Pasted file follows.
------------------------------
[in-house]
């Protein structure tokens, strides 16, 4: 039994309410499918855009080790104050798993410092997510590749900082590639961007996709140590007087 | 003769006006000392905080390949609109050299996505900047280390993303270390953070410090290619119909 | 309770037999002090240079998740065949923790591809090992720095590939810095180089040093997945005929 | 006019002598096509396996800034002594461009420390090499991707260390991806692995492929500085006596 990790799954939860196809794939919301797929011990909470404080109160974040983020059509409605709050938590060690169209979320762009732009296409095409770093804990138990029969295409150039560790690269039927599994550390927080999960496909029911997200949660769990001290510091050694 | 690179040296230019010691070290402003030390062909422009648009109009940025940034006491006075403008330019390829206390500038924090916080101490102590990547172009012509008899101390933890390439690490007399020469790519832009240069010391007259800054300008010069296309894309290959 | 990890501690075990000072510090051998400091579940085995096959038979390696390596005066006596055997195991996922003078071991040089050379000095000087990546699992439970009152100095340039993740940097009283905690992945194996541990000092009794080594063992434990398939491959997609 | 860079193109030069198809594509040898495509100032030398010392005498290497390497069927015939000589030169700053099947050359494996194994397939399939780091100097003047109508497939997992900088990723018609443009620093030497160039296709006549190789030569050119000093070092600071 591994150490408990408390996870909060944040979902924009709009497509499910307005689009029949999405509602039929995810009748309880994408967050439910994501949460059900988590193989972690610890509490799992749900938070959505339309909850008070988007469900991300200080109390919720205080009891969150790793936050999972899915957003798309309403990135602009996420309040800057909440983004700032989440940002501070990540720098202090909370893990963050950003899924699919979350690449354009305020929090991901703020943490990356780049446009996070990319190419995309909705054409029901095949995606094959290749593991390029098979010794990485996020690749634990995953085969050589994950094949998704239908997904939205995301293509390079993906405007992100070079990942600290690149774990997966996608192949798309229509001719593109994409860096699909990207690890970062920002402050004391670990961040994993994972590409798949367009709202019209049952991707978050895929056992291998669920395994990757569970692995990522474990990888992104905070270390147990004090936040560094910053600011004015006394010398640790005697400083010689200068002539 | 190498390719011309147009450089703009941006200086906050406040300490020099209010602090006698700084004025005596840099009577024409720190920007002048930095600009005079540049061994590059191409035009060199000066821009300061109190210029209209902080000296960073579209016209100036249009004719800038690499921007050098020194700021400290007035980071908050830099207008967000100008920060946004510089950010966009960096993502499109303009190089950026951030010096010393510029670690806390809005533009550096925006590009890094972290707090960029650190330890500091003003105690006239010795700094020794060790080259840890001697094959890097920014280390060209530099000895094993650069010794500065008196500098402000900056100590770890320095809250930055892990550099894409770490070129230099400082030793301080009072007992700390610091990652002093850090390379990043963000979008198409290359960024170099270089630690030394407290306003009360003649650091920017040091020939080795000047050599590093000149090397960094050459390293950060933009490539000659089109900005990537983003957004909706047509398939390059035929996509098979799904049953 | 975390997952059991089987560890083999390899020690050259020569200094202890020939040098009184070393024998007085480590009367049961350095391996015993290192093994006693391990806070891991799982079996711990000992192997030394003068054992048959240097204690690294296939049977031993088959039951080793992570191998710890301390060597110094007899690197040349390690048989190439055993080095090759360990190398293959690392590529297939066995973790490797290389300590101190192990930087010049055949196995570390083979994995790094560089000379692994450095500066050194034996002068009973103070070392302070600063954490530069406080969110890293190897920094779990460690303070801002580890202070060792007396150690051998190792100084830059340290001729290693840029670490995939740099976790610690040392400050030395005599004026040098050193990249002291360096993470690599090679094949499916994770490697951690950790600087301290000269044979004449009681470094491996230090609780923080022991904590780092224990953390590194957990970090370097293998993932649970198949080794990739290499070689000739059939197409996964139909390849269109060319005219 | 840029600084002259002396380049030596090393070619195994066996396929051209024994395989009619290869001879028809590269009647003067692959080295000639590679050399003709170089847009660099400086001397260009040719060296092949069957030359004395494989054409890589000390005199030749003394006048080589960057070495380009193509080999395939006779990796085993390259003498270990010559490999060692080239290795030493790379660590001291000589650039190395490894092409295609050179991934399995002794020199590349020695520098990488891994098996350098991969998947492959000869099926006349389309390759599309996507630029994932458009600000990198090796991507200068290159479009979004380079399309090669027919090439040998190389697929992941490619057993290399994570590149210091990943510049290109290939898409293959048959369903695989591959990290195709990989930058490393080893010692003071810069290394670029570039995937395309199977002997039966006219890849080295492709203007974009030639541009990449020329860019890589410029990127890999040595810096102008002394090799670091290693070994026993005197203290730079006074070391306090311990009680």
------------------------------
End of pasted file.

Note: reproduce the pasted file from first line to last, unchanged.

[in-house]
């Protein structure tokens, strides 16, 4: 039994309410499918855009080790104050798993410092997510590749900082590639961007996709140590007087 | 003769006006000392905080390949609109050299996505900047280390993303270390953070410090290619119909 | 309770037999002090240079998740065949923790591809090992720095590939810095180089040093997945005929 | 006019002598096509396996800034002594461009420390090499991707260390991806692995492929500085006596 990790799954939860196809794939919301797929011990909470404080109160974040983020059509409605709050938590060690169209979320762009732009296409095409770093804990138990029969295409150039560790690269039927599994550390927080999960496909029911997200949660769990001290510091050694 | 690179040296230019010691070290402003030390062909422009648009109009940025940034006491006075403008330019390829206390500038924090916080101490102590990547172009012509008899101390933890390439690490007399020469790519832009240069010391007259800054300008010069296309894309290959 | 990890501690075990000072510090051998400091579940085995096959038979390696390596005066006596055997195991996922003078071991040089050379000095000087990546699992439970009152100095340039993740940097009283905690992945194996541990000092009794080594063992434990398939491959997609 | 860079193109030069198809594509040898495509100032030398010392005498290497390497069927015939000589030169700053099947050359494996194994397939399939780091100097003047109508497939997992900088990723018609443009620093030497160039296709006549190789030569050119000093070092600071 591994150490408990408390996870909060944040979902924009709009497509499910307005689009029949999405509602039929995810009748309880994408967050439910994501949460059900988590193989972690610890509490799992749900938070959505339309909850008070988007469900991300200080109390919720205080009891969150790793936050999972899915957003798309309403990135602009996420309040800057909440983004700032989440940002501070990540720098202090909370893990963050950003899924699919979350690449354009305020929090991901703020943490990356780049446009996070990319190419995309909705054409029901095949995606094959290749593991390029098979010794990485996020690749634990995953085969050589994950094949998704239908997904939205995301293509390079993906405007992100070079990942600290690149774990997966996608192949798309229509001719593109994409860096699909990207690890970062920002402050004391670990961040994993994972590409798949367009709202019209049952991707978050895929056992291998669920395994990757569970692995990522474990990888992104905070270390147990004090936040560094910053600011004015006394010398640790005697400083010689200068002539 | 190498390719011309147009450089703009941006200086906050406040300490020099209010602090006698700084004025005596840099009577024409720190920007002048930095600009005079540049061994590059191409035009060199000066821009300061109190210029209209902080000296960073579209016209100036249009004719800038690499921007050098020194700021400290007035980071908050830099207008967000100008920060946004510089950010966009960096993502499109303009190089950026951030010096010393510029670690806390809005533009550096925006590009890094972290707090960029650190330890500091003003105690006239010795700094020794060790080259840890001697094959890097920014280390060209530099000895094993650069010794500065008196500098402000900056100590770890320095809250930055892990550099894409770490070129230099400082030793301080009072007992700390610091990652002093850090390379990043963000979008198409290359960024170099270089630690030394407290306003009360003649650091920017040091020939080795000047050599590093000149090397960094050459390293950060933009490539000659089109900005990537983003957004909706047509398939390059035929996509098979799904049953 | 975390997952059991089987560890083999390899020690050259020569200094202890020939040098009184070393024998007085480590009367049961350095391996015993290192093994006693391990806070891991799982079996711990000992192997030394003068054992048959240097204690690294296939049977031993088959039951080793992570191998710890301390060597110094007899690197040349390690048989190439055993080095090759360990190398293959690392590529297939066995973790490797290389300590101190192990930087010049055949196995570390083979994995790094560089000379692994450095500066050194034996002068009973103070070392302070600063954490530069406080969110890293190897920094779990460690303070801002580890202070060792007396150690051998190792100084830059340290001729290693840029670490995939740099976790610690040392400050030395005599004026040098050193990249002291360096993470690599090679094949499916994770490697951690950790600087301290000269044979004449009681470094491996230090609780923080022991904590780092224990953390590194957990970090370097293998993932649970198949080794990739290499070689000739059939197409996964139909390849269109060319005219 | 840029600084002259002396380049030596090393070619195994066996396929051209024994395989009619290869001879028809590269009647003067692959080295000639590679050399003709170089847009660099400086001397260009040719060296092949069957030359004395494989054409890589000390005199030749003394006048080589960057070495380009193509080999395939006779990796085993390259003498270990010559490999060692080239290795030493790379660590001291000589650039190395490894092409295609050179991934399995002794020199590349020695520098990488891994098996350098991969998947492959000869099926006349389309390759599309996507630029994932458009600000990198090796991507200068290159479009979004380079399309090669027919090439040998190389697929992941490619057993290399994570590149210091990943510049290109290939898409293959048959369903695989591959990290195709990989930058490393080893010692003071810069290394670029570039995937395309199977002997039966006219890849080295492709203007974009030639541009990449020329860019890589410029990127890999040595810096102008002394090799670091290693070994026993005197203290730079006074070391306090311990009680």